I think the second challenge is … how will policies affecting the poor, budget and so on be affected? I think there are big macro, external issues.

In terms of internal, the interesting thing about CRS is … it has the readiness, it has the foundation, it has the commitment to really take on big problems and long-term problems. So if you think about refugees, there are 65 million of them. On average, the projection now is that it would take 28 years before they could go home. So if you look at climate change, we see agriculture, which is the livelihood of the poorest in many countries, such as in Asia as well as in Central America, in parts of Africa, where we see a drought. We see crops dying. That whole response has to be a very large-scale response.

The third example is health systems. So Ebola — as I mentioned to the bishops — while right now is not in an outbreak, the Ebola virus is in the people who did not perish. And so the way to really watch it is to create health systems that could spot it very early, can put barriers around it earlier and start treatment quickly.

I think that CRS now has the capacity to deal with those. We have the type of culture, of training; we have the systems that could handle very large-scale programming. But now [it] is, again, rethinking how we work, in order to be able to deal with these very big challenges.

So I would say those are three things that Sean would be dealing with. But what a privilege to be able to digest those issues.


Where are you going next?

I’m going home to South Bend, Indiana. So there are different interesting things I’m doing: I write a column; I serve on boards. But I have a lot of other personal things. Now is time for my husband and me. We met when we were 18 and 23, and we’re now 62 and 68, and I didn’t know what happened. I used to feel like we’re just an older version of 18 and 23, but we’re not. So I just want to honor and dignify that time we have together, because, in the end, a good marriage is really such a gift from God.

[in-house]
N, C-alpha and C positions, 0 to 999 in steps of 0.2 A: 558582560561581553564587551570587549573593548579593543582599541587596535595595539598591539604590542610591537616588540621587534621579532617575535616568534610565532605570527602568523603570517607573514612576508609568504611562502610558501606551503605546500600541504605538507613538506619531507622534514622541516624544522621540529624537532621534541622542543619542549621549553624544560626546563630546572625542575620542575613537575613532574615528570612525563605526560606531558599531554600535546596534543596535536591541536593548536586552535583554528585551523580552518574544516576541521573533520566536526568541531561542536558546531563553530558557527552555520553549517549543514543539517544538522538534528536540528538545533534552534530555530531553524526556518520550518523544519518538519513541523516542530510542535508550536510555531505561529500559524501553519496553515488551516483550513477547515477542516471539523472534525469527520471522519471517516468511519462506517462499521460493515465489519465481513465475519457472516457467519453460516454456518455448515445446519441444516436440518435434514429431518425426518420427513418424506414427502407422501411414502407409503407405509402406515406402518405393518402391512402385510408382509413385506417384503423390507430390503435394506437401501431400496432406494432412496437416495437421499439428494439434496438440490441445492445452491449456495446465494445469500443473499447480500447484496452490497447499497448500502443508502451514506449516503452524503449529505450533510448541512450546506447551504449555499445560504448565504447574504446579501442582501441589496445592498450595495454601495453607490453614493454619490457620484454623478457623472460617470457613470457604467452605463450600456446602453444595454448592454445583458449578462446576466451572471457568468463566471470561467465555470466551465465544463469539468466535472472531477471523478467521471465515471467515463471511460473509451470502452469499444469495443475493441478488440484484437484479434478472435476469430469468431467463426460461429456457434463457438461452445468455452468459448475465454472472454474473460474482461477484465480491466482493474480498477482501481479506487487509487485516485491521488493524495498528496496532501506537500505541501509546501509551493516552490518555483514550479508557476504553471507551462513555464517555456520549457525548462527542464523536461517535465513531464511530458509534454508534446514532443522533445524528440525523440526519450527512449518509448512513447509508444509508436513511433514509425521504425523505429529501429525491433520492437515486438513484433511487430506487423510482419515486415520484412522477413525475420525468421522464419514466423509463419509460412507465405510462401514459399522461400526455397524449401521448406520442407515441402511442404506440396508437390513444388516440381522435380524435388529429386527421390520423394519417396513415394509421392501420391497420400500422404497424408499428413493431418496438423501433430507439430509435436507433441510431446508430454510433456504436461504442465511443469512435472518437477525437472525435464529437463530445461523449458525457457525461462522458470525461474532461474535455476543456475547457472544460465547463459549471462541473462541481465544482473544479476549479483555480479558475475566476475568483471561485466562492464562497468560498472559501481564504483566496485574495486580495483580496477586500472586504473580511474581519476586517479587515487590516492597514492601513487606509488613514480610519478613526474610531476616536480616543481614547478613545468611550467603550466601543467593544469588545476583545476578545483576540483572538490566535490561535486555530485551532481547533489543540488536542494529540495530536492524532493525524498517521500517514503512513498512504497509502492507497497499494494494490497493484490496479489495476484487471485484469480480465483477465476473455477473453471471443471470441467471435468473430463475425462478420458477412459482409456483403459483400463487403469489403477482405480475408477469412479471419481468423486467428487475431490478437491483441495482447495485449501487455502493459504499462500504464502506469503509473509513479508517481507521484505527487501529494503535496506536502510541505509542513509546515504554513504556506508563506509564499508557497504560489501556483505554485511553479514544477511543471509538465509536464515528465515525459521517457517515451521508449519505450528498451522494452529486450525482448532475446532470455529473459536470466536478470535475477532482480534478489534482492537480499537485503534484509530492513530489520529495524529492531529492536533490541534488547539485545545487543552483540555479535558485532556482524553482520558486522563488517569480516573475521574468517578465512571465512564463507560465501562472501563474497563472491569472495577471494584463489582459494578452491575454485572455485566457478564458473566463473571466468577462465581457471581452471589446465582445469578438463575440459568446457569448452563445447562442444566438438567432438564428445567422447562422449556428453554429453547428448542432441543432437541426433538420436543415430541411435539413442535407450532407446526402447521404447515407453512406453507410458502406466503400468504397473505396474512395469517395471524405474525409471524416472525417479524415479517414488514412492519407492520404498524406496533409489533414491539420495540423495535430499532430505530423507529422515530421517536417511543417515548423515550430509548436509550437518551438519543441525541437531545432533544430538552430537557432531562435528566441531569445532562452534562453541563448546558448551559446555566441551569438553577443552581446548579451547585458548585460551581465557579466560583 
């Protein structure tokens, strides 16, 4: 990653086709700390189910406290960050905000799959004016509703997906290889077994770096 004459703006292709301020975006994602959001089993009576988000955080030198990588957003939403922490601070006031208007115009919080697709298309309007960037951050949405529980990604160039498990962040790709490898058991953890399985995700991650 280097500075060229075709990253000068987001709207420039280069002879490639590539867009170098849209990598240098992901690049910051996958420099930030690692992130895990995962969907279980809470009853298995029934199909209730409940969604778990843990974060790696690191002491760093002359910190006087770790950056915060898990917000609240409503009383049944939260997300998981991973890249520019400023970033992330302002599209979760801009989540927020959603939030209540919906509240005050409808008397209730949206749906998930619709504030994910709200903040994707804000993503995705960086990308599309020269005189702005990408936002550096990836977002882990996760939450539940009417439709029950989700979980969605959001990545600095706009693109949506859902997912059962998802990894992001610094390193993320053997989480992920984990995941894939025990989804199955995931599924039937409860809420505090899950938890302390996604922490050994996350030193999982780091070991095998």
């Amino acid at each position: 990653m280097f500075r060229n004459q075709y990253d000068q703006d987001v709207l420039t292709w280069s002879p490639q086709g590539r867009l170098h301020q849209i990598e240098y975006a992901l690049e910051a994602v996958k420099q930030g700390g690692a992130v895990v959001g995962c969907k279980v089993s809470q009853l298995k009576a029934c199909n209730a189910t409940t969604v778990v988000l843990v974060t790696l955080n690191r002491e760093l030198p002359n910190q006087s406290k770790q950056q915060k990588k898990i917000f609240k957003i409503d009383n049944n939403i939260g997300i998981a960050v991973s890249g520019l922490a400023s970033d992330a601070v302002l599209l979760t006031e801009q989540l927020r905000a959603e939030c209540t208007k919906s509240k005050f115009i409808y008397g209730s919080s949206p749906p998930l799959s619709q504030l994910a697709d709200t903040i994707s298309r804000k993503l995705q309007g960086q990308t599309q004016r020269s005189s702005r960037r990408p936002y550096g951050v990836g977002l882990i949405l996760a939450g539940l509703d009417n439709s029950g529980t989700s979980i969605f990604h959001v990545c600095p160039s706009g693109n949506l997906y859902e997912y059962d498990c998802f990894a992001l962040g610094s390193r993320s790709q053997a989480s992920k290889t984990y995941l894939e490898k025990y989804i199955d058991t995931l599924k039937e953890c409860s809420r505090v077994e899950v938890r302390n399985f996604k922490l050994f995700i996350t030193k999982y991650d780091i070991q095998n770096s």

Planning was my profession and my modus operandi. I think now is [the time] to let God be the plan. And I’m going to switch [my] personality, like in the story of Martha and Mary. I’m going to go from Martha to Mary — you know, when they say, to sit at the foot of the Lord.

And so that’s what I want to do: to make God my plan, to be Mary and less Martha, and just really enjoy my role as wife, mother, friend, sister, aunt and parishioner. And to not have a title.


What spiritual lessons from CRS will you carry with you?

In terms of spiritual lessons, one of the hardest actions I took — and I didn’t think it was possible — was to give up tenure as an academic. Because I worked very hard for security. I did not work very hard to win awards, or whatever. I just want to have security, because I didn’t have a lot of that. I don’t know of any other Chinese academics who have given up tenure, which is really life employment without age limits, so long as you’re relatively with it. So taking on CRS required me to give up that security, and it was such a grace of growth to talk with my husband and say: “Do you think we have enough? Do you think we’ll be okay? Do we really need this?” And to arrive at the decision to say No, it was one of the most freeing experiences I’ve ever had. And I think to have seen God in the world in such different ways [is another lesson].

So my spiritual lesson is: I think we are not as strong as we would like to be. We hold back on God in many different ways. We have our own fears, we act out of those fears, and I think God understands all of this. I think it’s to keep praying, and to just say: “God, I truly know you are in our lives, and whatever I’m not able to do that you want me to do, just help me get to that point.” I think, in the end, it’s just to recognize that. It’s just — the biggest lesson is — that God is in our lives. And we’re made for God. And he has our backs. He made us for a reason — and to just really, really draw on God is the lesson I’ve learned.

This interview has been edited for length.

Peter Jesserer Smith is a Register staff reporter.